Pacific Cancer Programs

Pancreatic Cancer

Who's At Risk?

No one knows the exact causes of pancreatic cancer. Doctors can seldom explain why one person gets pancreatic cancer and another does not. However, it is clear that this disease is not contagious. No one can "catch" cancer from another person.

Research has shown that people with certain risk factors are more likely than others to develop pancreatic cancer. A risk factor is anything that increases a person's chance of developing a disease.

Studies have found the following risk factors:

  • Age -The likelihood of developing pancreatic cancer increases with age. Most pancreatic cancers occur in people over the age of 60.
  • Smoking - Cigarette smokers are two or three times more likely than nonsmokers to develop pancreatic cancer.
  • Diabetes - Pancreatic cancer occurs more often in people who have diabetes than in people who do not.
  • Being male - More men than women are diagnosed with pancreatic cancer.
  • Being African American - African Americans are more likely than Asians, Hispanics, or whites to get pancreatic cancer.
  • Family history - The risk for developing pancreatic cancer triples if a person's mother, father, sister, or brother had the disease. Also, a family history of colon or ovarian cancer increases the risk of pancreatic cancer.
  • Chronic pancreatitis -- Chronic pancreatitis is a painful condition of the pancreas. Some evidence suggests that chronic pancreatitis may increase the risk of pancreatic cancer.

Other studies suggest that exposure to certain chemicals in the workplace or a diet high in fat may increase the chance of getting pancreatic cancer.

Most people with known risk factors do not get pancreatic cancer. On the other hand, many who do get the disease have none of these factors. People who think they may be at risk for pancreatic cancer should discuss this concern with their doctor. The doctor may suggest ways to reduce the risk and can plan an appropriate schedule for checkups.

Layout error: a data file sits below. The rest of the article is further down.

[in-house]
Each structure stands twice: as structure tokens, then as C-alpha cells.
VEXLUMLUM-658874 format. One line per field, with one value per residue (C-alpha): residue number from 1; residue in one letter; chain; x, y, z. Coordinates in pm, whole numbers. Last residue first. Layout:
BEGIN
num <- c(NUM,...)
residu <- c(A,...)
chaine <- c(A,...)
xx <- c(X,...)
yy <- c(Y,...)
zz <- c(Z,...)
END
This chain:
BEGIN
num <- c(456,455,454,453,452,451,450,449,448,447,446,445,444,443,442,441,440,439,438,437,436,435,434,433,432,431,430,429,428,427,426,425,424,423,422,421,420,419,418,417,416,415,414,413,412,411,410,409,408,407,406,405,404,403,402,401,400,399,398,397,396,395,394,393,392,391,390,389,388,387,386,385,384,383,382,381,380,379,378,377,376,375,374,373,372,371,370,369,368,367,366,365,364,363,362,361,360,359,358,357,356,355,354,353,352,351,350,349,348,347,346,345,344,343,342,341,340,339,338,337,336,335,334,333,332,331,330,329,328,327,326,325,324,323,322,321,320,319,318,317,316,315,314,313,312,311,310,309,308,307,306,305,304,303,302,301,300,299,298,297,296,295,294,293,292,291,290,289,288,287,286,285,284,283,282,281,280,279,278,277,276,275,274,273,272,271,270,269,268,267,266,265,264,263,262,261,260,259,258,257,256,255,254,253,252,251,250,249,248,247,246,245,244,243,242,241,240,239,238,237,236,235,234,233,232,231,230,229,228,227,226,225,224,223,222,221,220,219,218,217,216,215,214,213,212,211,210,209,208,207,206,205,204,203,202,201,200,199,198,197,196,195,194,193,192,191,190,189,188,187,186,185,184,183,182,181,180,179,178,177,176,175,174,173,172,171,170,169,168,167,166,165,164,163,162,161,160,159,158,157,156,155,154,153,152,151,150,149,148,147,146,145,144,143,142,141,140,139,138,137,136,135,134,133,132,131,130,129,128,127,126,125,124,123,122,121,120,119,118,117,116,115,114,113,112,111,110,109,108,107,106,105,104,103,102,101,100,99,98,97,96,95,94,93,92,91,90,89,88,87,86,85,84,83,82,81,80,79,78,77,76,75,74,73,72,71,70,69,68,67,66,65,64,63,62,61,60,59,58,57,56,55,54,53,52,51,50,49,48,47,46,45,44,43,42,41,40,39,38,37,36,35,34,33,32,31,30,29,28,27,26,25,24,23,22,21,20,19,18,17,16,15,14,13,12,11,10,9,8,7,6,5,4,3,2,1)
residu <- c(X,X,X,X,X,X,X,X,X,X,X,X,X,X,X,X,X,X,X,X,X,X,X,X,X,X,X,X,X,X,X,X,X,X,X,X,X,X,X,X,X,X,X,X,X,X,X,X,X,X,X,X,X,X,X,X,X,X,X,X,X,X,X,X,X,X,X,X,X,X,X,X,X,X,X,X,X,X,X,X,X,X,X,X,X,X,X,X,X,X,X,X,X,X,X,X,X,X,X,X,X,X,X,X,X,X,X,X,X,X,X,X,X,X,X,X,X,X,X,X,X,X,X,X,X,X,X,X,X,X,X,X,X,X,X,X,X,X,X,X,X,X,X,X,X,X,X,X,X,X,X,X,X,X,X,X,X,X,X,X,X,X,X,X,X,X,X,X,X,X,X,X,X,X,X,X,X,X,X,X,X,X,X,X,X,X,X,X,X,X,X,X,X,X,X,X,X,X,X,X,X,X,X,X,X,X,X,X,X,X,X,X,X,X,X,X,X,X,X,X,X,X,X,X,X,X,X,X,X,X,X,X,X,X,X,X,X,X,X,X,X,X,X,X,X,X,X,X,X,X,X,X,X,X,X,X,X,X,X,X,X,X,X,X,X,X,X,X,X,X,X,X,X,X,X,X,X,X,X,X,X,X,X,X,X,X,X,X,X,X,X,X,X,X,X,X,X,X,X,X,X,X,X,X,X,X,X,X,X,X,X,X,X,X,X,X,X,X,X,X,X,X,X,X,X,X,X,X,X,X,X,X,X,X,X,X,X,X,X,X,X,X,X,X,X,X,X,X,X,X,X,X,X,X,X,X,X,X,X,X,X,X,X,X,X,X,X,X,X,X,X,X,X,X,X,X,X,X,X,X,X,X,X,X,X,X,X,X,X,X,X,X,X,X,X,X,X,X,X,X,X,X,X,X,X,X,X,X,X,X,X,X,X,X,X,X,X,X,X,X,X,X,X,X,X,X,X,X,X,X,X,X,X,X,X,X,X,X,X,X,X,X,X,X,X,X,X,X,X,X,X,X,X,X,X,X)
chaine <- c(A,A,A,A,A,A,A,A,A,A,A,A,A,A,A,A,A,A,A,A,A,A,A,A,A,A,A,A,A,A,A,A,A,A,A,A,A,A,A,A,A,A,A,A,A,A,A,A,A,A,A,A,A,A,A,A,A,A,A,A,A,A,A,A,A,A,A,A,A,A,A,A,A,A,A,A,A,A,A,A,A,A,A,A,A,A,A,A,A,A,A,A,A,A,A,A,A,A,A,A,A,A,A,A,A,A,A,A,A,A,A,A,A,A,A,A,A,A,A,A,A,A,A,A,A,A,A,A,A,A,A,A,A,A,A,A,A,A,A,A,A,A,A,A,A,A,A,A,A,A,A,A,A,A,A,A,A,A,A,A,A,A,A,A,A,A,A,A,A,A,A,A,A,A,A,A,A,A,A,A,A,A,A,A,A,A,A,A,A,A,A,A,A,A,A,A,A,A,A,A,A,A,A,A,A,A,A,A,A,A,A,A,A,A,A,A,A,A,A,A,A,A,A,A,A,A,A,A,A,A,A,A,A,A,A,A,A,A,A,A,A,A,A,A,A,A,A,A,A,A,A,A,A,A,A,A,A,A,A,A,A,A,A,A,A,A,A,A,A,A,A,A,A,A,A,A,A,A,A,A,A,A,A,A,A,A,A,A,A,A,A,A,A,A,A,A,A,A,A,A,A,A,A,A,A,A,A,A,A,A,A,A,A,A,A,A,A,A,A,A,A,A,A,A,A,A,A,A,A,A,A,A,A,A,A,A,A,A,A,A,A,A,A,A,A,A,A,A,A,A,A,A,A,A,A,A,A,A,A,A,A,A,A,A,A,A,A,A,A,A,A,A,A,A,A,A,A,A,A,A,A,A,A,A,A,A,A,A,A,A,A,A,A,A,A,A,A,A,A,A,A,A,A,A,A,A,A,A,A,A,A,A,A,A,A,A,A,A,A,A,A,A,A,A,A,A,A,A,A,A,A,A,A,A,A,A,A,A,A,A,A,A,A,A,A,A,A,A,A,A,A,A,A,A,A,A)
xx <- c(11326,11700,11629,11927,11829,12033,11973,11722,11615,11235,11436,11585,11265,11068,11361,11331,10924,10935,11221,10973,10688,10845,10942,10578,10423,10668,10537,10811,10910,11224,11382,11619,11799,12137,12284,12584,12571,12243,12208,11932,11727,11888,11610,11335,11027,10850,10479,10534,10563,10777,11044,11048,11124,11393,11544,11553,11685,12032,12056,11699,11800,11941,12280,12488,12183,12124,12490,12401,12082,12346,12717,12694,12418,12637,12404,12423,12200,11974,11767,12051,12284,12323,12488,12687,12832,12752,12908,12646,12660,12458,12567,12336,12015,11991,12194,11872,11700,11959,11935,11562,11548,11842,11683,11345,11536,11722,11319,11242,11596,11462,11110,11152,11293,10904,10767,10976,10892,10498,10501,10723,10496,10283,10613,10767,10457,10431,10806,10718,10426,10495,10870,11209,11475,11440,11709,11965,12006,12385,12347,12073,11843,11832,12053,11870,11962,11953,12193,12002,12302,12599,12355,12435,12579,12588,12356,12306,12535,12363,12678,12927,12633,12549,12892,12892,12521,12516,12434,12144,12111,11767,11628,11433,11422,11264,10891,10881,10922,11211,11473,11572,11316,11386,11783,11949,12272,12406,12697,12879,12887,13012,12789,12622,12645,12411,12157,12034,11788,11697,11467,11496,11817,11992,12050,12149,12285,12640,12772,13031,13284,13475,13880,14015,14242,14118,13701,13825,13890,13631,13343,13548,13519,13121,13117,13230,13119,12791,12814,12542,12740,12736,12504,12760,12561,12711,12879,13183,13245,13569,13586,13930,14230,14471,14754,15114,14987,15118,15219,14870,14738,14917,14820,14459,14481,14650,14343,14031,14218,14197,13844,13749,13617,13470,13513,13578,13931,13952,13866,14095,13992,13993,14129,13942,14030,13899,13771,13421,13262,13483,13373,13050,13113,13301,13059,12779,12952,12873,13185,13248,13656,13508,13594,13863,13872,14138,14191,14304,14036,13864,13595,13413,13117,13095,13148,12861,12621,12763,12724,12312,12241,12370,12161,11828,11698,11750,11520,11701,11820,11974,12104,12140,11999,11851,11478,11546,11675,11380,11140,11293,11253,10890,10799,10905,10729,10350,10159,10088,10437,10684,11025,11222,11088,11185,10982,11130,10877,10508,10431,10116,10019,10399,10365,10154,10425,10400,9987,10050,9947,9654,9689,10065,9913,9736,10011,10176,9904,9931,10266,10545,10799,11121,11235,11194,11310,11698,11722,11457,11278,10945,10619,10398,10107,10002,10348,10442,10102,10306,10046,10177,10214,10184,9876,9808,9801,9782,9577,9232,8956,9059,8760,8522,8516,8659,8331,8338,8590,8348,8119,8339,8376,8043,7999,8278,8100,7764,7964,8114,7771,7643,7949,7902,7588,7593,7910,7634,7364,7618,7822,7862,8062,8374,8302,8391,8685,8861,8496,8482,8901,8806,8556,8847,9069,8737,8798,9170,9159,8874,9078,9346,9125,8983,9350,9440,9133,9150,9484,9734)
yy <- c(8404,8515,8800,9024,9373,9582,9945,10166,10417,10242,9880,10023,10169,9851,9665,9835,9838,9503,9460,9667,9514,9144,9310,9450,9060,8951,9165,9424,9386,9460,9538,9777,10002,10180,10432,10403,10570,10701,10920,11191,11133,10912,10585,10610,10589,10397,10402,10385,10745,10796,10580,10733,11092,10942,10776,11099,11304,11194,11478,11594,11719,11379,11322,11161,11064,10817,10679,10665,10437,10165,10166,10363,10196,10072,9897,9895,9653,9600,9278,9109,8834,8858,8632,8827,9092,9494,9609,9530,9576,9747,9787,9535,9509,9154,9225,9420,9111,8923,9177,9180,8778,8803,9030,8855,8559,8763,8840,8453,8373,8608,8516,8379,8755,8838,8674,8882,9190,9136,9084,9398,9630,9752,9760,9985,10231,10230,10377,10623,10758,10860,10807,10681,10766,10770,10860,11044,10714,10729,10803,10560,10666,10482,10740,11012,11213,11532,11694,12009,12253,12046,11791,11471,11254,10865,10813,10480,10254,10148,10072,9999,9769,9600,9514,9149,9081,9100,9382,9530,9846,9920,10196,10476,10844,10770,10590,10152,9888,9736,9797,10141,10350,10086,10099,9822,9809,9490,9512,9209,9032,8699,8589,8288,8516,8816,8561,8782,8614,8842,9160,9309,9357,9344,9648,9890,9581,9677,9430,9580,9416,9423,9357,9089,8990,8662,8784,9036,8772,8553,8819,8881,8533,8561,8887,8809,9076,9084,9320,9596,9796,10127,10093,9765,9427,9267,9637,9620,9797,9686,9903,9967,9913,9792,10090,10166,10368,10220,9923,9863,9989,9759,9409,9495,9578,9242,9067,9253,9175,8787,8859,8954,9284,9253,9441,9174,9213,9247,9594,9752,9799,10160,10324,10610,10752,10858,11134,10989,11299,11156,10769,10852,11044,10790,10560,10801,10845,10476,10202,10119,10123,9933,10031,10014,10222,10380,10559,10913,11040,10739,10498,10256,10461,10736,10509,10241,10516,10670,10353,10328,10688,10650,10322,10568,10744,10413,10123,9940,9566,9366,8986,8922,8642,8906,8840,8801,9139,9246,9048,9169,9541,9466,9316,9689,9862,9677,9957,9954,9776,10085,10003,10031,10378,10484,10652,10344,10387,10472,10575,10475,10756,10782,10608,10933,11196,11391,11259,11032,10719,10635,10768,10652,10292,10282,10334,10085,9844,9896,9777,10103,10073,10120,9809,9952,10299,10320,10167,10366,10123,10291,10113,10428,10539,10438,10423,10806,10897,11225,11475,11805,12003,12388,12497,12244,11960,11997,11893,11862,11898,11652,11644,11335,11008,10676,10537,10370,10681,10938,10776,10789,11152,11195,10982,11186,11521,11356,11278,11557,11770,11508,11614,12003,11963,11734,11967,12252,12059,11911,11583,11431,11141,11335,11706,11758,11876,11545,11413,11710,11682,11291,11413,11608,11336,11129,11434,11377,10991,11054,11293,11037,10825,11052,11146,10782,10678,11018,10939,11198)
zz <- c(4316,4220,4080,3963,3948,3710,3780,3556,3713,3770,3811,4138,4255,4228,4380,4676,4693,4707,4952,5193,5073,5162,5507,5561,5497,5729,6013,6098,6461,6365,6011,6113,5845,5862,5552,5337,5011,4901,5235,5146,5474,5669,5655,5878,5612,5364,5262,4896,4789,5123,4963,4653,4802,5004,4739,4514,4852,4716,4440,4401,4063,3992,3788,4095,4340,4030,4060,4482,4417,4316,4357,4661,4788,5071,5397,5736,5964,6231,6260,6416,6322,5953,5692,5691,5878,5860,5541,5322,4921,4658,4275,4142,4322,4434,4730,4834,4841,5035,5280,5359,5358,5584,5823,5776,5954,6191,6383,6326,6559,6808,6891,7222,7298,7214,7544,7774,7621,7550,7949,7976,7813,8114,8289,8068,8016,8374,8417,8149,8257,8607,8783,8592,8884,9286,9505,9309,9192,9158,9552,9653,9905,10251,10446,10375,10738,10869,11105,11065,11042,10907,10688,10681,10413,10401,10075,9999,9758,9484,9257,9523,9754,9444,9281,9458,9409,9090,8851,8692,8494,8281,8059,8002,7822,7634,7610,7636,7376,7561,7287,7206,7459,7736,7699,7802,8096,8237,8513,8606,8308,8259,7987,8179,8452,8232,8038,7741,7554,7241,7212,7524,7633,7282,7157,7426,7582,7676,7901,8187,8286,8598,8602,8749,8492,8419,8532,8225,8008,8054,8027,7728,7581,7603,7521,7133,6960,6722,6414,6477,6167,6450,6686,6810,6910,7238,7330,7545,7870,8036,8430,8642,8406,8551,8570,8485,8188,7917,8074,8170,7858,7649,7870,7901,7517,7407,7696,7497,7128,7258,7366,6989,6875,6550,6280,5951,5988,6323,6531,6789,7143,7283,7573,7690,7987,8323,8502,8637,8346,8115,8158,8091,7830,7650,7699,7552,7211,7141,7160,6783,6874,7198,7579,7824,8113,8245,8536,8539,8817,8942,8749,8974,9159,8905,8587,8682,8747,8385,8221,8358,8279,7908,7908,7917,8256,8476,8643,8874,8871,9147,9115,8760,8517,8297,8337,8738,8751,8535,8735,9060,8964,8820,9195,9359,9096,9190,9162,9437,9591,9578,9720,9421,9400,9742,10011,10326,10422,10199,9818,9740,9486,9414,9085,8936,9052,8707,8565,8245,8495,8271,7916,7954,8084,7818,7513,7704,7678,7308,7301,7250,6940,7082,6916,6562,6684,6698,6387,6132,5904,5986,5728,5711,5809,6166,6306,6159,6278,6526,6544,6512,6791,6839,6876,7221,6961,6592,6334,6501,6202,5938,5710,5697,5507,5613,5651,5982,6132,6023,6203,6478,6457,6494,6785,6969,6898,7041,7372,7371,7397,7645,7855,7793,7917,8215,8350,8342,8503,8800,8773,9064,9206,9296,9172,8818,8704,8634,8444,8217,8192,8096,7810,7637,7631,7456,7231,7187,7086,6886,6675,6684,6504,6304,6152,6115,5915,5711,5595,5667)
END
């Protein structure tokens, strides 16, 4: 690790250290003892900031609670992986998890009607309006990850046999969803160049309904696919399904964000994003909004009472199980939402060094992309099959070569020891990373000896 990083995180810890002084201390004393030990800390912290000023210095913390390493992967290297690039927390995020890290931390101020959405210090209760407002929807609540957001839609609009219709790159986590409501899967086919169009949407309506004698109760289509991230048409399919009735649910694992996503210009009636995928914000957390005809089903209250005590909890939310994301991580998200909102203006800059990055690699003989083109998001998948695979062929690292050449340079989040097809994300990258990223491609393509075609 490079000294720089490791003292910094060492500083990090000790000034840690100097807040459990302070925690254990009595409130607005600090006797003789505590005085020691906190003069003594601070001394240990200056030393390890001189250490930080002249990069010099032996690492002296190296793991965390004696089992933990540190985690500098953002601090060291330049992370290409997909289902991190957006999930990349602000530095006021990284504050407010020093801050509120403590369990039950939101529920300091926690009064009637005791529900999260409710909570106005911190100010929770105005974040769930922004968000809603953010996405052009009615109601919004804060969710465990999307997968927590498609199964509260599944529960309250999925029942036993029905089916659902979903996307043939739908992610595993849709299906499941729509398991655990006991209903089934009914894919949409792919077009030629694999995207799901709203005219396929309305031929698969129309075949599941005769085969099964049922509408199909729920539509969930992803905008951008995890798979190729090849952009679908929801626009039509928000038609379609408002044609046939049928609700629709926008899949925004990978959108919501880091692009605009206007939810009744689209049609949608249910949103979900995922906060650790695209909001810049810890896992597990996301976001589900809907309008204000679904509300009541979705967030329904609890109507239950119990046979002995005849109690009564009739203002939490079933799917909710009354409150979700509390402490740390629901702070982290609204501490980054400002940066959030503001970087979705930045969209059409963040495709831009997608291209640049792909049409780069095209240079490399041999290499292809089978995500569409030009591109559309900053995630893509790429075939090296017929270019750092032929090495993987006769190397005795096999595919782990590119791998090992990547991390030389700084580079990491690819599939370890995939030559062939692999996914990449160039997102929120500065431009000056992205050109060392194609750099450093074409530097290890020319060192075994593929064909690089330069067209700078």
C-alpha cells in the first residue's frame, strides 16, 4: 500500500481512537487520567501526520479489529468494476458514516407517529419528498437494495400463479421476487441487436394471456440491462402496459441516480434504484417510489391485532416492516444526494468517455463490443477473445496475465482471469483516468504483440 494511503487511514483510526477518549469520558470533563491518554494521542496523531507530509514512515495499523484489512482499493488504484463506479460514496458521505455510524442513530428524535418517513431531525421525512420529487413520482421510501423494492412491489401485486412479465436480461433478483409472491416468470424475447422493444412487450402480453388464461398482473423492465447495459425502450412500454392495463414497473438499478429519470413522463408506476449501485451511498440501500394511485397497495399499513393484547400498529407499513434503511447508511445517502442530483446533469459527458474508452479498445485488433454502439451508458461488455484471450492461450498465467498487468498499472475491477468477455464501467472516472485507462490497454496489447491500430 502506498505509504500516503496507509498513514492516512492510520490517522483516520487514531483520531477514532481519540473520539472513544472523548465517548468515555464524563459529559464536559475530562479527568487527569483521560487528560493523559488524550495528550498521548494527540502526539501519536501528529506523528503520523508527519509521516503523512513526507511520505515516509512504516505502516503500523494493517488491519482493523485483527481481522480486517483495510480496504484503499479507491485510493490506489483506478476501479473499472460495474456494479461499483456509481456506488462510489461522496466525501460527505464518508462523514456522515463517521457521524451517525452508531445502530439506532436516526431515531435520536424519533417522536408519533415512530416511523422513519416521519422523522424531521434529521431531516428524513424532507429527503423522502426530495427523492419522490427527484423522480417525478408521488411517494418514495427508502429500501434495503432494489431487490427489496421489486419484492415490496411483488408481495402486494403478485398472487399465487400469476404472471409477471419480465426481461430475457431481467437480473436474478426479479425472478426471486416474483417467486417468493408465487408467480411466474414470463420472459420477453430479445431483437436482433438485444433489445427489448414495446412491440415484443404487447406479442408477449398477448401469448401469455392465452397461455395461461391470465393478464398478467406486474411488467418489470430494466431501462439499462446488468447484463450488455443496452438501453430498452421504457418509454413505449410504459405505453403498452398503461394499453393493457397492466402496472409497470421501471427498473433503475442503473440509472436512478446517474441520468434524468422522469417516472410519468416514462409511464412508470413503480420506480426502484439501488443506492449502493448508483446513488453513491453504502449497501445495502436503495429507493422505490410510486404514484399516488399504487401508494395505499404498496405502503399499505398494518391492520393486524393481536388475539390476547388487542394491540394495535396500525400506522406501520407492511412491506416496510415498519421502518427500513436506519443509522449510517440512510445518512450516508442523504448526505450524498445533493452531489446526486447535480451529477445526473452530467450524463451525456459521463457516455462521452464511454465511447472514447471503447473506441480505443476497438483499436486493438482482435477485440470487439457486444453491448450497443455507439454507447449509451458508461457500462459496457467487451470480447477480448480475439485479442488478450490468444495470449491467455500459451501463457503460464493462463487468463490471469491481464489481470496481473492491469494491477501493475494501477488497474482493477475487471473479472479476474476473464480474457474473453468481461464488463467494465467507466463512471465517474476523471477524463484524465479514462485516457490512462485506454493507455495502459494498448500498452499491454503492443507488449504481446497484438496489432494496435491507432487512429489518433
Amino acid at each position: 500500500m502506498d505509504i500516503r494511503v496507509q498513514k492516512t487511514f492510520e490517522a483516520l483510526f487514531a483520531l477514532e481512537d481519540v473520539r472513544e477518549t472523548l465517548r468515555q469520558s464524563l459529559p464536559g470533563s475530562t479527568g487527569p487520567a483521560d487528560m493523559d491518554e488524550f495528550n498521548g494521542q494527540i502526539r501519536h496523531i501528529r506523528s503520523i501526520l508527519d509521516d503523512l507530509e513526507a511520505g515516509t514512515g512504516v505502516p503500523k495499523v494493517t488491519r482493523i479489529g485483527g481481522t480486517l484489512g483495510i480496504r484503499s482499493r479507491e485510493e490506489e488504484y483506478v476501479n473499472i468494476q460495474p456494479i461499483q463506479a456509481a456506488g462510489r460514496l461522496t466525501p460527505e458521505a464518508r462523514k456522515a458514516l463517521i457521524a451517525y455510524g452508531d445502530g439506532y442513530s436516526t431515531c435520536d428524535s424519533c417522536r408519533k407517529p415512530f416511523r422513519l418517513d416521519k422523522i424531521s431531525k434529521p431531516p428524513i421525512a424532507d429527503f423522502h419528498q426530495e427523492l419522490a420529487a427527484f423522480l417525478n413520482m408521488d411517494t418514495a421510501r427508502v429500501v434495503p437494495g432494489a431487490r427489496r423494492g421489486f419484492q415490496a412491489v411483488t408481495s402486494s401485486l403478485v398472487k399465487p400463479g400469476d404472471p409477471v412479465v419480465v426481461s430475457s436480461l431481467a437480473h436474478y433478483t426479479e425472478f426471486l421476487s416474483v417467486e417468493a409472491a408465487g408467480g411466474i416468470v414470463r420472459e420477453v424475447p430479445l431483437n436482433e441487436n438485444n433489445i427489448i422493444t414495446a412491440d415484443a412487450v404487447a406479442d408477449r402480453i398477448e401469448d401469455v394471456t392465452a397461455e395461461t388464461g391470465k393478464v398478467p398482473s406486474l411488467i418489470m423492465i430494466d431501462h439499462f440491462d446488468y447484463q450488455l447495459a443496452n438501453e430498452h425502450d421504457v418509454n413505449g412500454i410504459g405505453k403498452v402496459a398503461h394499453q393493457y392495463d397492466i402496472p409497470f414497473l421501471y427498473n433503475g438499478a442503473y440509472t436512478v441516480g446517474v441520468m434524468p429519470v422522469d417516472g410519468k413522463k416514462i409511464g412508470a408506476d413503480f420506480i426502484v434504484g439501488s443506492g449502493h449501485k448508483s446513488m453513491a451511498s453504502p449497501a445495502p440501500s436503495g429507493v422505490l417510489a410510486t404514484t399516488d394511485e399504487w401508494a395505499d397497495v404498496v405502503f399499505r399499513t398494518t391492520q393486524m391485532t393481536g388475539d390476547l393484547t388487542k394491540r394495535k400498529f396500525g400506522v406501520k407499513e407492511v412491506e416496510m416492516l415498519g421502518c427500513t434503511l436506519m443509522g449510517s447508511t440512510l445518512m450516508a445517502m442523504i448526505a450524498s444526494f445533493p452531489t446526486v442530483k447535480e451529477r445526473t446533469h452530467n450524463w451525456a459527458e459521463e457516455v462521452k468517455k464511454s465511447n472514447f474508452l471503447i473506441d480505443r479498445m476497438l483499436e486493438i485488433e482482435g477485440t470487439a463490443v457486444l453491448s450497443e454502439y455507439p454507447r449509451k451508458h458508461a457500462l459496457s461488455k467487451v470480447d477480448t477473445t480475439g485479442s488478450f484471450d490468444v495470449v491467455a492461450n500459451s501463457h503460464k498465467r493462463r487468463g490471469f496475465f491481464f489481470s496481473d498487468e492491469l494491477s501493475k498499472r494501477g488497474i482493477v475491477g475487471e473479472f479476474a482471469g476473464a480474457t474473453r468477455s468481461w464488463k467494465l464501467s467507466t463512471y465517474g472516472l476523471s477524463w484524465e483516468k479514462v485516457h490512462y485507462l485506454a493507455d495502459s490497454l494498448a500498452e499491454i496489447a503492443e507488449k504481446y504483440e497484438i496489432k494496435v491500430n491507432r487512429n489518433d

Acknowledgment: This text is adapted from the NCI website.

Resources

National Cancer Institute (NCI)

Details, including medically graphic images, can be found at this website as well as up-to-date information for patients and practitioners about pancreatic cancer.

American Cancer Society (ACS)

ACS is the nationwide community-based voluntary health organization dedicated to eliminating cancer as a major health problem by preventing cancer, saving lives, and diminishing suffering from cancer, through research, education, advocacy, and service.

Online Tools

Siteman Cancer Center: Pancreatic Cancer Risk Questionnaire

To estimate your risk of pancreatic cancer and learn about ways to lower that risk, take a few minutes to answer some questions about your health, background, and lifestyle.

MedlinePlus - Pacreatic Cancer Link

MedlinePlus will direct you to information to help answer health questions. MedlinePlus brings together authoritative information from NLM, the National Institutes of Health (NIH), and other government agencies and health-related organizations. MedlinePlus also has extensive information about drugs, an illustrated medical encyclopedia, interactive patient tutorials, and latest health news.

Printed Materials to Download

ASCO Answers: Pancreatic Cancer

ASCO Answers offers an overview of what the cancer is, an illustration of where the cancer starts, how it is treated, terms to know, and questions to ask the doctor.

"What You Need To Know About Pancreatic Cancer"

This NCI booklet informs you about possible causes, screening, symptoms, diagnosis, treatment, and supportive care for pancreatic cancer. You will also find ideas about how to cope with the disease.

  • Download the PDF file (NCI 2006, 44 pages): (pdf 1.3 MB).

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